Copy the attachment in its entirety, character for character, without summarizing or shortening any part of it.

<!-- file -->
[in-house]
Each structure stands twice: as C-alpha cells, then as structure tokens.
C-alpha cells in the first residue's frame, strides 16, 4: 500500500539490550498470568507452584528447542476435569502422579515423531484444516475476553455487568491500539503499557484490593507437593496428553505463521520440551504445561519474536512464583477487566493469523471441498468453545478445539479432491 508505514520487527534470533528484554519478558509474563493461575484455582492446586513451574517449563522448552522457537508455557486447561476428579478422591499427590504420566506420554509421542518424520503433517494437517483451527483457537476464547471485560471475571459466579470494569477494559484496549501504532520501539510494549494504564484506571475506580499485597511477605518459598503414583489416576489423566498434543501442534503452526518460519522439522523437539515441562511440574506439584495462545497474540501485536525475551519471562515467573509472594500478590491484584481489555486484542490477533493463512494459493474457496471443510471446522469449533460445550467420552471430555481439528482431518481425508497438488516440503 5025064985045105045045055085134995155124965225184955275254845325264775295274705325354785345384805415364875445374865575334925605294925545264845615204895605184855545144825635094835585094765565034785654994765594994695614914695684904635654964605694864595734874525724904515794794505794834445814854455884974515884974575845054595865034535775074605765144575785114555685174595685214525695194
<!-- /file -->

[in-house]
Each structure stands twice: as C-alpha cells, then as structure tokens.
C-alpha cells in the first residue's frame, strides 16, 4: 500500500539490550498470568507452584528447542476435569502422579515423531484444516475476553455487568491500539503499557484490593507437593496428553505463521520440551504445561519474536512464583477487566493469523471441498468453545478445539479432491 508505514520487527534470533528484554519478558509474563493461575484455582492446586513451574517449563522448552522457537508455557486447561476428579478422591499427590504420566506420554509421542518424520503433517494437517483451527483457537476464547471485560471475571459466579470494569477494559484496549501504532520501539510494549494504564484506571475506580499485597511477605518459598503414583489416576489423566498434543501442534503452526518460519522439522523437539515441562511440574506439584495462545497474540501485536525475551519471562515467573509472594500478590491484584481489555486484542490477533493463512494459493474457496471443510471446522469449533460445550467420552471430555481439528482431518481425508497438488516440503 5025064985045105045045055085134995155124965225184955275254845325264775295274705325354785345384805415364875445374865575334925605294925545264845615204895605184855545144825635094835585094765565034785654994765594994695614914695684904635654964605694864595734874525724904515794794505794834445814854455884974515884974575845054595865034535775074605765144575785114555685174595685214525695194